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I once had a guide in Gore tell me, "I try to remain professional and not drop the F-bomb but if i do, the next 3 or 4 words are going to be VERY IMPORTANT!" It seems to work pretty well.
 

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I was there for the entertainment last week, have always wanted to actually see a custie take it like a pig. I guided for 5 years on a cowboy run back east, and you will never see me in a raft on gore.

Imagine finding out after your four mile paddle that your crew isn't going to cut it.
 

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I once had a guide in Gore tell me, "I try to remain professional and not drop the F-bomb but if i do, the next 3 or 4 words are going to be VERY IMPORTANT!" It seems to work pretty well.
that's awesome! I'll have to remember that too!
 

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most companies that run up there have had the same paddle crew in class 4

I'm sure he didn't want to "accidentally" run Tunnel without safety

I have a lot of respect for anyone willing to guide a paddle raft down Gore - private or commercial
 

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R2ed & guided a private R5 last Saturday & Sunday in Gore. No portage. No carnage. Very fun.

I can tell you the difference between guiding people you know & guiding clients is significant. However, as Matt J stated, the companies that take people in there have quite the weeding-out process before anyone gets to the put-in.

As a guide, you have to communicate to the paddlers precisely and when they're freaked out sometimes they need their attention to be achieved by unusual means... no matter how good your preparation was.

Gore is a great piece of whitewater that can be commercially rafted safely and with consistency.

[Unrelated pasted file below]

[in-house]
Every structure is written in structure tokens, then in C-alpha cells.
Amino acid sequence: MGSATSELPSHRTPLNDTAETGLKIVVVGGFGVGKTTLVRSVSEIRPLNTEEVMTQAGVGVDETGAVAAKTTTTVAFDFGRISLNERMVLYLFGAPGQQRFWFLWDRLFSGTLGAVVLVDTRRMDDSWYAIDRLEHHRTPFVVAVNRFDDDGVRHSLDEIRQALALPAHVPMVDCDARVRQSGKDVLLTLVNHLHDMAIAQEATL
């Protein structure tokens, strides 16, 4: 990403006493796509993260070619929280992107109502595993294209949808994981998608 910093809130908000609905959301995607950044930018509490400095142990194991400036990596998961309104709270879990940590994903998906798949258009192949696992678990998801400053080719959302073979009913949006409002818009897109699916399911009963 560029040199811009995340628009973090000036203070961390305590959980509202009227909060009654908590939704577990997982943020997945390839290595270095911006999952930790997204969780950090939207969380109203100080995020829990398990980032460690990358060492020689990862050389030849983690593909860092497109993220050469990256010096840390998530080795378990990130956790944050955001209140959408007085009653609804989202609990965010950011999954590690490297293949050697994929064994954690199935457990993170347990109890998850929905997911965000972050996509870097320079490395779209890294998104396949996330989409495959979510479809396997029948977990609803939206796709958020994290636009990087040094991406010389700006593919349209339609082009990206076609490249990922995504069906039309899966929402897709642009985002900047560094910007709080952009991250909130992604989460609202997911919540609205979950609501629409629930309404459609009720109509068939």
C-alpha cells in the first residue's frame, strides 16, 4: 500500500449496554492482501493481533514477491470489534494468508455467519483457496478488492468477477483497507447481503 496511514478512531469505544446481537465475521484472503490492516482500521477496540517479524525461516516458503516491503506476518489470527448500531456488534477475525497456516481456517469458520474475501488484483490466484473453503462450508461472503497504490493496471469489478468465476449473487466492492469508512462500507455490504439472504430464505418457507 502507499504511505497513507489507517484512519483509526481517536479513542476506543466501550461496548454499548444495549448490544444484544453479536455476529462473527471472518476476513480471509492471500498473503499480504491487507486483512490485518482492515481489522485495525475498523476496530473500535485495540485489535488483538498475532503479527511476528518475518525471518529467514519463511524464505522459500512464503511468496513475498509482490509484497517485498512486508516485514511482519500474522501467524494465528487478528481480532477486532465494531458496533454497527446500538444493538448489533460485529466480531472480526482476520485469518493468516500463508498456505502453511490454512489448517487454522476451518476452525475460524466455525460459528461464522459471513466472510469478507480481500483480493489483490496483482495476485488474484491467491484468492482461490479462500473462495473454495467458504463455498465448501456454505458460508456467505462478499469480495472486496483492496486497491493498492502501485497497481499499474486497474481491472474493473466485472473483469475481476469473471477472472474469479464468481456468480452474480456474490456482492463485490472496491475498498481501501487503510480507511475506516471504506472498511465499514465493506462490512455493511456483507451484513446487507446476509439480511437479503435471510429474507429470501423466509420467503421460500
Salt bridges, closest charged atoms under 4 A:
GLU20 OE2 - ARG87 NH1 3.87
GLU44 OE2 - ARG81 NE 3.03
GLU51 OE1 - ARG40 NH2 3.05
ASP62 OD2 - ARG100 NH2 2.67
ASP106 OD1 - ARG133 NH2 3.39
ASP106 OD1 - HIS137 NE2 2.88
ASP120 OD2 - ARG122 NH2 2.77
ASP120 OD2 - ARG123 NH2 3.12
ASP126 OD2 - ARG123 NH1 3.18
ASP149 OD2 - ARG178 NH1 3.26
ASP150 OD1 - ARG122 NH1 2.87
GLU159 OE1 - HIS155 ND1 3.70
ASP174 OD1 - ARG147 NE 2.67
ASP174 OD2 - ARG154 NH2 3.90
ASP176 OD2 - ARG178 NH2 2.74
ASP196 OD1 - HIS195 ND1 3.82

I know the folks who ran that trip last Friday. They had 7 boats, not all of the boats had clients, and a couple Safety kayakers. They had a couple swimmers they cleaned up quickly at Scissors & a couple of innocuous flips at Tunnel. Swimming the pool below Tunnel is an easy clean-up and inconsequential.

No injuries. Lots of smiles, exhilaration, and stories manifested.
 

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The ONLY thing Mogur said I agree with is that hitting someone with a paddle isn't going to help the situation. Other than that, Everything else is speculation, unless he was the guide. ;)

I doubt seriously a commercial company would put a guide that doesn't know his shit on Gore.

And to top it all off, like any story, the facts tend to get sensationalized as the story gets passed along, especially on the Buzz, especially after a few beers at the take-out...;)
 

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It was super classic watching that go down. Although it made me nervous and not want to be around much longer because the potential for some bad carnage was in full effect.

On another note, how low can you raft Gore...and how low is it still fun? You won't find me in the raft (too scary), but looking to safety boat for a crew at the very end of the month and was curious on flows.